Billed as the US’s first motorcycle manufacturer, Indian Motorcycles was founded as Hendee Manufacturing Company by George M Hendee — initially as a bicycle production company — in 1897 and started producing motorcycles in 1901. In the period since, it has gone through some tumultuous times, particularly between 1953 and 2010, with operations having been shut down and relaunched multiple times. In the last decade or so, operations have stabilised, although in SA, its presence remained erratic until late 2022. Times are a-changing, it seems.
Despite its history in flat track and endurance racing, Indian, in my mind, has always been synonymous with cruisers and, by extension, bobbers and baggers. That is why I was taken aback when I walked out of Linex Sandton, where the Indian dealership is located. I haven’t really kept up with Indian’s revival and, when discussing which motorcycle to test ride first, asked the Indian people to recommend one.
The FTR 1200 looks nothing like what I imagined an Indian to be, probably because I haven’t kept up with their motorcycles since their revival. I had asked that the people at Linex Sandton, where their main dealership is located, recommend a motorcycle for me to ride and boy was I in for a treat.
Still retaining the signature Indian logo on the tank, the FTR 1200 is a muscular, subtly menacing and, dare I say, intimidating stripped-down streetfighter. They have drawn from their flat track roots and designed a motorcycle that is beautiful to look when parked. I must have spent at least 10 minutes gazing at it before sitting on it and starting it up.
And it wasn’t just me. I met a friend for coffee and parked the FTR next to the pavement table we were sitting. A fellow rode over on his bicycle for a closer look and left muttering about what a good-looking motorcycle it is.
It has a 1203cc V-Twin engine, fully adjustable front and rear Öhlins, LED headlight, tail light and turn signals and twin exhaust pipes that curl up the side of the motorcycle, Brembo brakes and Metzeler Sportec tyres on a rim with the signature red Indian pinstripe. It also has a four-inch color touchscreen, which is both easy to navigate.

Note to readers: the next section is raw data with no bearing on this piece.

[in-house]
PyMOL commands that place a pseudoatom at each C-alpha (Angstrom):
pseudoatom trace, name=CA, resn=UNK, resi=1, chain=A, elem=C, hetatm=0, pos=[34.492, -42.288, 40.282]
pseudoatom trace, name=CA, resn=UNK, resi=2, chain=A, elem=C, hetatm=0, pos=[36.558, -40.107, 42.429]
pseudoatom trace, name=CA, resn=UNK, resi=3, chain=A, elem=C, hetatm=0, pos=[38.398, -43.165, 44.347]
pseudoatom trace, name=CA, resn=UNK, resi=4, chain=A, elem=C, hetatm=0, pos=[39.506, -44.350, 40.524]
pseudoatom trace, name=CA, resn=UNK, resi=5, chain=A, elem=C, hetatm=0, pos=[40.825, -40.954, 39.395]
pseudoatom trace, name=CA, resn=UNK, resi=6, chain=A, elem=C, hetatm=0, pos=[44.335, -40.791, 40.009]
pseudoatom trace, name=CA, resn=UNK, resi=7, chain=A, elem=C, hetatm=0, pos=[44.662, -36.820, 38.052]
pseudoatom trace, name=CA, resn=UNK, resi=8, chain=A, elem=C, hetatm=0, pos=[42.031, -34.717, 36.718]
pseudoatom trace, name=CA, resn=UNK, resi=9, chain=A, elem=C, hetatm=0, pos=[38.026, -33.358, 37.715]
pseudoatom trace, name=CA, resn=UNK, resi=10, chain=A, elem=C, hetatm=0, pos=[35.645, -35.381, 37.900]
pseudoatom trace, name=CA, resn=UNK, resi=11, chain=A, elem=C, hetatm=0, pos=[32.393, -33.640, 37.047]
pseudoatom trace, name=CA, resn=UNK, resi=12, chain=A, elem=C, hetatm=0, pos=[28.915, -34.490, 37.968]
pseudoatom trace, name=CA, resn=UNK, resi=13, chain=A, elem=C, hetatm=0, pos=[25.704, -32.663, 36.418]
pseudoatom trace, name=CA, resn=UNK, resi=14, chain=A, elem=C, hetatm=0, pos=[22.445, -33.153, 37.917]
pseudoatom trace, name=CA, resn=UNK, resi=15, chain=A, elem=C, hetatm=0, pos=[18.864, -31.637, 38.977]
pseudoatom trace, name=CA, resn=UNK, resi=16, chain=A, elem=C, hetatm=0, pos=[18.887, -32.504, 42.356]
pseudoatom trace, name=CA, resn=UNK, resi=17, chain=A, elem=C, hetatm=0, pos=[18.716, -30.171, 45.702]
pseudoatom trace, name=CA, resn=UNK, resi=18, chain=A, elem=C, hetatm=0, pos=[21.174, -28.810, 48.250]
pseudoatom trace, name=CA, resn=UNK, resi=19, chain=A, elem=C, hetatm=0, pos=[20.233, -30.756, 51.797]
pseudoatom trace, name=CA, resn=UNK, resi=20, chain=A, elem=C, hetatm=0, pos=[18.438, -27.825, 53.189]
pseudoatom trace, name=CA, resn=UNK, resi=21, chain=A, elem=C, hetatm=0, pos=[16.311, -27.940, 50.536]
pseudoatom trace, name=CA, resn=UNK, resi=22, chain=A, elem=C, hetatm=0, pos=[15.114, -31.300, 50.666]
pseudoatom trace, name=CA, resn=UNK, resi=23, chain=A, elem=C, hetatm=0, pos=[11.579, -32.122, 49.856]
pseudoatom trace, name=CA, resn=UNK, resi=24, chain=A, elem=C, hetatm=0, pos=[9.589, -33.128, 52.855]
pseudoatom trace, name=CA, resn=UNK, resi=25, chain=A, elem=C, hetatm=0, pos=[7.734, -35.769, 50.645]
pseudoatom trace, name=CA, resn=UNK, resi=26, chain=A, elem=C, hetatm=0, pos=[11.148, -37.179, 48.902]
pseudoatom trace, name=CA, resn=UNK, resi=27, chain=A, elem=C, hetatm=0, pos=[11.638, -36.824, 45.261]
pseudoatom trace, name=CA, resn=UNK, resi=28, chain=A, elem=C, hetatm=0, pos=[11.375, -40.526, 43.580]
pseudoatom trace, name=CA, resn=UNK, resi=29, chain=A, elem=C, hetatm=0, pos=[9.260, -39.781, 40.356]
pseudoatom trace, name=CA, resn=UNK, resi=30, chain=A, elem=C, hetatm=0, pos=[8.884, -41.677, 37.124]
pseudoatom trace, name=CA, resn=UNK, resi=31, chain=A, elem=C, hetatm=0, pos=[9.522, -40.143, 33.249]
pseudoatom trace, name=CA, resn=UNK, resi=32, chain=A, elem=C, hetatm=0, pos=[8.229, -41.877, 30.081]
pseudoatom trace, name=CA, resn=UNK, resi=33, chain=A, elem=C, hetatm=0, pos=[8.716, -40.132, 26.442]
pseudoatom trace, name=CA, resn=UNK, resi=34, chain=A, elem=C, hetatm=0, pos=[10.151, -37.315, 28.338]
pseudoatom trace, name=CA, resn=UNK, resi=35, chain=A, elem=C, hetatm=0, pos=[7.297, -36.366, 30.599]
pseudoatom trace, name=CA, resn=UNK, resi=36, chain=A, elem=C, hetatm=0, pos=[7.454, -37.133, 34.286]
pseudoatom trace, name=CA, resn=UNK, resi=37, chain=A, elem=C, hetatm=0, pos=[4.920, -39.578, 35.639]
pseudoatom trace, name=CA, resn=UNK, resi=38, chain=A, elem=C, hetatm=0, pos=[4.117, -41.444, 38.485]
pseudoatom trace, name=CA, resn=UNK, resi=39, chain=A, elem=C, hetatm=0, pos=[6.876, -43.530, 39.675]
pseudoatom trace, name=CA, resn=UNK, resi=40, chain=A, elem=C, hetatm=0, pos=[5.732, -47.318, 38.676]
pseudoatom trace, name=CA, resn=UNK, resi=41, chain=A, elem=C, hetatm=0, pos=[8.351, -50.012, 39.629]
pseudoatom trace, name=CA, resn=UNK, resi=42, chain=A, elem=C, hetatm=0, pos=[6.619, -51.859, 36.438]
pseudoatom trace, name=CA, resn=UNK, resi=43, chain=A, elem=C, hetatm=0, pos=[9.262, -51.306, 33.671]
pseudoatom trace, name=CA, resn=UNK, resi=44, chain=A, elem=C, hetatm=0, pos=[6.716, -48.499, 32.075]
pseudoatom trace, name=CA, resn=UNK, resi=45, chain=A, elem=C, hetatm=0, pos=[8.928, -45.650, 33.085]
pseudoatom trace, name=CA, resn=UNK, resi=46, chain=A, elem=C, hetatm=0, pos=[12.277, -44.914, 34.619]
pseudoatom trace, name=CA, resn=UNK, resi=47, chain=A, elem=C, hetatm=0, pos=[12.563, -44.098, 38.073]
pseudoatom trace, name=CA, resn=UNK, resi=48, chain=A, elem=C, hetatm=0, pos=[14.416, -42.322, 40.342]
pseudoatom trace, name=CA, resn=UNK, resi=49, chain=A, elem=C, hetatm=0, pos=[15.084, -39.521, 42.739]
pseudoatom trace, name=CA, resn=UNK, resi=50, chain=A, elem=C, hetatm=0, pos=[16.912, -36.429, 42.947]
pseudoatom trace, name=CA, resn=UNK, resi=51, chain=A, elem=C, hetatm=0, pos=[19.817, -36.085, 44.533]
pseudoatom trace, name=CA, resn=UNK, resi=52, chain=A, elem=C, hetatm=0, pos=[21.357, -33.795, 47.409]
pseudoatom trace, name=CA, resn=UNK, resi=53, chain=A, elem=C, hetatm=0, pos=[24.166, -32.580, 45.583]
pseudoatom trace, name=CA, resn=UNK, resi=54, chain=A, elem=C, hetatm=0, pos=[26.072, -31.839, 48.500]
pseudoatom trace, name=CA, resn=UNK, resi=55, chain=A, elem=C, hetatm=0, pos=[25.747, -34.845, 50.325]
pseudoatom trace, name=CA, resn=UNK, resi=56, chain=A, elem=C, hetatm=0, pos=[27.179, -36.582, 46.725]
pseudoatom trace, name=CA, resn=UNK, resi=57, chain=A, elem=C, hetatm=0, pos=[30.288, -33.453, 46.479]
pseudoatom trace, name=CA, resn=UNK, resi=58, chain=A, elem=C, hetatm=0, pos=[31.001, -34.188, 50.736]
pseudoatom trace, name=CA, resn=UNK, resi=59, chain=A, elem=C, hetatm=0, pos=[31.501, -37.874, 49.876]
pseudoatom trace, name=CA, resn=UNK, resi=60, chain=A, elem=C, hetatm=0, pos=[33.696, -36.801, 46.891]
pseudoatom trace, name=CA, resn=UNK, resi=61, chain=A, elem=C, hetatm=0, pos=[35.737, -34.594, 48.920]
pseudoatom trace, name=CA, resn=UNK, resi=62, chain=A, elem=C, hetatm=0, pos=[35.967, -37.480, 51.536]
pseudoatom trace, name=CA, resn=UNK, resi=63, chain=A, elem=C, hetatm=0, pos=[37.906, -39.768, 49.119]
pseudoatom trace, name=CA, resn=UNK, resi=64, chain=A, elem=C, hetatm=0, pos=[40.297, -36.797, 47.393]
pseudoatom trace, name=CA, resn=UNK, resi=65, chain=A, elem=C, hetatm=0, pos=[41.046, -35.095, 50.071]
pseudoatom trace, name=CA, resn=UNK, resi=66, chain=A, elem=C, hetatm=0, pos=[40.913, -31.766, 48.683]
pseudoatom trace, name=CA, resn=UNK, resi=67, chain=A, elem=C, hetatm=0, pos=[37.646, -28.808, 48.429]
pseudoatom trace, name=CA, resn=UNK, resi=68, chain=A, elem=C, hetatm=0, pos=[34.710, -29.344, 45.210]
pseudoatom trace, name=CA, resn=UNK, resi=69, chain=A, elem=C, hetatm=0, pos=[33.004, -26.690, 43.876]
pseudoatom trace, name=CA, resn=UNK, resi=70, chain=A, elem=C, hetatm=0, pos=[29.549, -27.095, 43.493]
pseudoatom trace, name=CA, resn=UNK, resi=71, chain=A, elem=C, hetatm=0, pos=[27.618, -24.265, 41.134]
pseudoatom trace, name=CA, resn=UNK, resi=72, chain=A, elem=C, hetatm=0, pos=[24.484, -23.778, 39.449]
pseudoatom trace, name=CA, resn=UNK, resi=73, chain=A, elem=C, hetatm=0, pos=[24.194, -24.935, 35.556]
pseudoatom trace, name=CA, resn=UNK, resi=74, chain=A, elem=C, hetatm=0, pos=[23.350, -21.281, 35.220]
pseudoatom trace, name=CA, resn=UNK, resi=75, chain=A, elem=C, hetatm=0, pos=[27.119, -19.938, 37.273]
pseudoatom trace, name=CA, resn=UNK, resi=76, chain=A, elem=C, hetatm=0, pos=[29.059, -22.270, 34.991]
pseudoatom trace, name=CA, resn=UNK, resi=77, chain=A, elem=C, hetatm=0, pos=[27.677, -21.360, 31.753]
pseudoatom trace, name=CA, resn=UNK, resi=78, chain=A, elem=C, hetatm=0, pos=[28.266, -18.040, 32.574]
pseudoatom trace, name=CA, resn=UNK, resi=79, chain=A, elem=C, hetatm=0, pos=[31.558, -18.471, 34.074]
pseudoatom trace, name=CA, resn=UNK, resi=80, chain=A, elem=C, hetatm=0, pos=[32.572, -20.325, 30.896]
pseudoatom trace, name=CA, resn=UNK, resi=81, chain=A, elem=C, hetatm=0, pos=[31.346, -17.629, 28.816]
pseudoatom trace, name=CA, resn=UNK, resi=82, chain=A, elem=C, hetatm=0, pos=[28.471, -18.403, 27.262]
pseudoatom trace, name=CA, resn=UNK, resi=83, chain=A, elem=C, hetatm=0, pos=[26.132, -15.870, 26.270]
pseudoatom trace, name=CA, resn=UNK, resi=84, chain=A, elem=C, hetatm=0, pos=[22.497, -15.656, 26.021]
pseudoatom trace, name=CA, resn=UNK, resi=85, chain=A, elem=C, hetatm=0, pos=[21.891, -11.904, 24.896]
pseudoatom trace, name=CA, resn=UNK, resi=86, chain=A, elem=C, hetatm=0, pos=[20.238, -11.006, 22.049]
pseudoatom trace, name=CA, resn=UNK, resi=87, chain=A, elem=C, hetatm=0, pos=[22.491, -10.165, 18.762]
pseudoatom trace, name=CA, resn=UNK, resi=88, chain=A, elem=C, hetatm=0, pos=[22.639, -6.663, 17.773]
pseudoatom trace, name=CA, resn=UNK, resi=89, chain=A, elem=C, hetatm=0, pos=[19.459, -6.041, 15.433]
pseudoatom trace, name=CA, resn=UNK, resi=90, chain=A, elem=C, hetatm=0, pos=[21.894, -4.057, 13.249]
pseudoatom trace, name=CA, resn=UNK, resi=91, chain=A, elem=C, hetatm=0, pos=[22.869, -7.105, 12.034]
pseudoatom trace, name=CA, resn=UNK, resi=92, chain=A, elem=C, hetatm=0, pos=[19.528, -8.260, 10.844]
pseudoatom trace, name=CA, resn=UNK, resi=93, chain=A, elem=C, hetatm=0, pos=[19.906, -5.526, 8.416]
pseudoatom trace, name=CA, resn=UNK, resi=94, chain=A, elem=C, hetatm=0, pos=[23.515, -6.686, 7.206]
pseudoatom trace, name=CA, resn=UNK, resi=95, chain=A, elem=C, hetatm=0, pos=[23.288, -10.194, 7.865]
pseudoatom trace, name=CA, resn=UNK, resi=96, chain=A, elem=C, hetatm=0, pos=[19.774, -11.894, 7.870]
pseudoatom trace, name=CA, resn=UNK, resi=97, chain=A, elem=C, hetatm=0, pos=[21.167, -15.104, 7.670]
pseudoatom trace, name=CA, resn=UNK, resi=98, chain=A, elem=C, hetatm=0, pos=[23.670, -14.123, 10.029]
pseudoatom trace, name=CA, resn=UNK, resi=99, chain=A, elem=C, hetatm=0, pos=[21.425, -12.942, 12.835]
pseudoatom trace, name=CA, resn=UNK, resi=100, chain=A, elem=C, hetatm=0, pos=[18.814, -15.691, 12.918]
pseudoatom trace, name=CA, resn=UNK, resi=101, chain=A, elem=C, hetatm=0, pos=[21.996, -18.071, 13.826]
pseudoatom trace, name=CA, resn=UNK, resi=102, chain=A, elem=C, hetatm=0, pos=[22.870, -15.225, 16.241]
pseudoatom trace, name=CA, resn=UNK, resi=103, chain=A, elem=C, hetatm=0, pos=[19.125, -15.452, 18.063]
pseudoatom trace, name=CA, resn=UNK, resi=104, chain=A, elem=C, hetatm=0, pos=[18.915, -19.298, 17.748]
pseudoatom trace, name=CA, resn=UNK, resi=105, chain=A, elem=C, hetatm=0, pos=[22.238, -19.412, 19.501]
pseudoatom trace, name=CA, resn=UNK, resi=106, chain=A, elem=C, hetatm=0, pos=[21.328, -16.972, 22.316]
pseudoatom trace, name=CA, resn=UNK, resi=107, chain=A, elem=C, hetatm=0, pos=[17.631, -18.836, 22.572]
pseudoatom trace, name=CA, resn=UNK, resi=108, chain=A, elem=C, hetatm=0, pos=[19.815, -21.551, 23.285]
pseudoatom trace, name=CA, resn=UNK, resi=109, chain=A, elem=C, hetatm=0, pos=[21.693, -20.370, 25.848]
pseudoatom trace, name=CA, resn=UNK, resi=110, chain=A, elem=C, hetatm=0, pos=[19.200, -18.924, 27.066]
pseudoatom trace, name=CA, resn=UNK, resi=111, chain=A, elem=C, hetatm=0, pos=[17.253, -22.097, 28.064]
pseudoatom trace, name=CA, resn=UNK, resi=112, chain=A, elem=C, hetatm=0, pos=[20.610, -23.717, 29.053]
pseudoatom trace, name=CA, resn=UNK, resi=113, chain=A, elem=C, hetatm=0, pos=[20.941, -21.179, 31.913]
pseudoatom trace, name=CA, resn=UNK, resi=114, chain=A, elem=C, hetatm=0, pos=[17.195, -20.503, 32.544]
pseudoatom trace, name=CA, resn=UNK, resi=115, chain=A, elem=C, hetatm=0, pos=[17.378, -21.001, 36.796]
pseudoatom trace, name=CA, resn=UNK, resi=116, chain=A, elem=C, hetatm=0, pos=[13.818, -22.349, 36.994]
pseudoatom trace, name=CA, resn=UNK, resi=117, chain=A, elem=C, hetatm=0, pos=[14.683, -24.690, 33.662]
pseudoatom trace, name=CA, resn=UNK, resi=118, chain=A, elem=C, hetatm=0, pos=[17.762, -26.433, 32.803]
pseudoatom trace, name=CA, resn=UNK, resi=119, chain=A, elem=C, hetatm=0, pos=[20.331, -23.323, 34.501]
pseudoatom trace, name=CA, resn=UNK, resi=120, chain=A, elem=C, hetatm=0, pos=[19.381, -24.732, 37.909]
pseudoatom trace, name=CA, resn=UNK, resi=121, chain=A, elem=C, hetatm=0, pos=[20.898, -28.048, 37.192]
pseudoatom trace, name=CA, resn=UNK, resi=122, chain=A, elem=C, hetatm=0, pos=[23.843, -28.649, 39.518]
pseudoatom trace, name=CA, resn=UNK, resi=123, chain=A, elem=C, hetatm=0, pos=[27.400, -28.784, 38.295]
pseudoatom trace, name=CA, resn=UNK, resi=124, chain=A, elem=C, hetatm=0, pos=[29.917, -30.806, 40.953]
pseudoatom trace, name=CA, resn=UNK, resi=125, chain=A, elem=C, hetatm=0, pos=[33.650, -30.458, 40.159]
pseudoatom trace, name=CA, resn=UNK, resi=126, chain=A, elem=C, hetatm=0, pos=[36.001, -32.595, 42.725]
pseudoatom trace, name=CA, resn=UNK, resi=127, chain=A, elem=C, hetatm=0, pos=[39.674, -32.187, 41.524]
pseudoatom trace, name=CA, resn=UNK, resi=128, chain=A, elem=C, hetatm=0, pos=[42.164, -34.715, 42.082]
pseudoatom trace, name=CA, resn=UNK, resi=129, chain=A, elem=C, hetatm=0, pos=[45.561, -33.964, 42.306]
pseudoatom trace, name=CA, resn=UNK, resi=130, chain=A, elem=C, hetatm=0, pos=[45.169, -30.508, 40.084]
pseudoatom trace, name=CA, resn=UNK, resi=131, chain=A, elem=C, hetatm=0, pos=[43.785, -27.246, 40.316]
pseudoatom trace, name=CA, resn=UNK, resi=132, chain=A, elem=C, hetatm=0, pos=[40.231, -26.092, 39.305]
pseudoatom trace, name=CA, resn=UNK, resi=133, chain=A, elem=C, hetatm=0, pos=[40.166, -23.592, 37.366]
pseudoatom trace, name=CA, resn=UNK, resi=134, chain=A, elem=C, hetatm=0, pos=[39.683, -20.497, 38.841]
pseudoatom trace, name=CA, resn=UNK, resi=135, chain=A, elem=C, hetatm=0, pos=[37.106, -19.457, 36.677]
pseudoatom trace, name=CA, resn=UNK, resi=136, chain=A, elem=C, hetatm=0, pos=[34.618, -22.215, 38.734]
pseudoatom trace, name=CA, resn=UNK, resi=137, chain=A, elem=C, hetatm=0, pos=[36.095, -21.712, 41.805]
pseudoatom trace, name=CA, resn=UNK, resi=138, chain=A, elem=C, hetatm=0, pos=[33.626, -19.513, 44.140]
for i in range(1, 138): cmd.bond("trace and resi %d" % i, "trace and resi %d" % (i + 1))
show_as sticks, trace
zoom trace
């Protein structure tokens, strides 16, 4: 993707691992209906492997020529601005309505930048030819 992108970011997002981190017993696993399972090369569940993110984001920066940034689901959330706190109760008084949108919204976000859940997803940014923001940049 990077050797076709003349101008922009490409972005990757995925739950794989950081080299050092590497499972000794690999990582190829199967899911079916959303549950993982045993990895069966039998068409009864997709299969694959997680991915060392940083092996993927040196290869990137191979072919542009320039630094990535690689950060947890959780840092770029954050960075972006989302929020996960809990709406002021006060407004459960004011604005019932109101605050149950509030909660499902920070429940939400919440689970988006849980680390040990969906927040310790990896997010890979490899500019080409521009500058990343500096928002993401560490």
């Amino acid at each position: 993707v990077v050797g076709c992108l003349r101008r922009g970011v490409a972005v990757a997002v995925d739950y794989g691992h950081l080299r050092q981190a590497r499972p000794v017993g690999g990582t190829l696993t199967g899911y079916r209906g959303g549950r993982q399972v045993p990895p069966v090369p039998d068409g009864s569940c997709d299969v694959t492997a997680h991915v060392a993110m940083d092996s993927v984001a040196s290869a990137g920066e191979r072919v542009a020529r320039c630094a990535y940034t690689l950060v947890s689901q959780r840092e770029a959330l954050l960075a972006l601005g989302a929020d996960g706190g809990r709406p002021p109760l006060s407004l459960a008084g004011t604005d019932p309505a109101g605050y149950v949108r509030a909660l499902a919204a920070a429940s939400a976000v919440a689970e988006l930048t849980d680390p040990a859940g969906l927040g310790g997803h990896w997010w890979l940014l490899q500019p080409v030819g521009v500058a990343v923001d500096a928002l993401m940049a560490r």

There are five models of the FTR, namely the standard FTR, FTR Sport, FTR Rally, FTR 100% Carbon, and the FTR R Carbon, which is the one I rode and came with an Akrapovic exhaust system. The sweet, guttural grunt from the exhaust system on starting brought a smile to my face, which broadened as I pulled out to head home. The rain that started not long after did nothing to dampen my mood, even when I switched to rain mode, the motorcycle growling wonderfully as I navigated Joburg traffic in the drizzle. Other riding modes are Standard and Sport, which I spent of my time in for the days I had the bike.
While exciting to ride, with 120Nm peak torque, the FTR’s handling is solid, whether on highways or byways, and I thoroughly enjoyed flicking it left and right, navigating Joburg traffic. It has lean angle sensitive ABS, stability control, traction control, and wheelie control with rear lift mitigation, with the back brakes as reliable and effective as the front brake.
Despite the streamlined design, the saddle and tank are both wide, which both set it apart from other naked and streetfighter-styled motorcycles, making it extremely comfortable without taking away from the nimble handling.
I spent the days on the FTR trying, not always successfully, to be restrained with the throttle, generally taking the longer route to whatever my destination was. A motorcycle with true character. And fun to ride, to boot.
The recommended retail price for the FTR 1200 R Carbon is R405 000.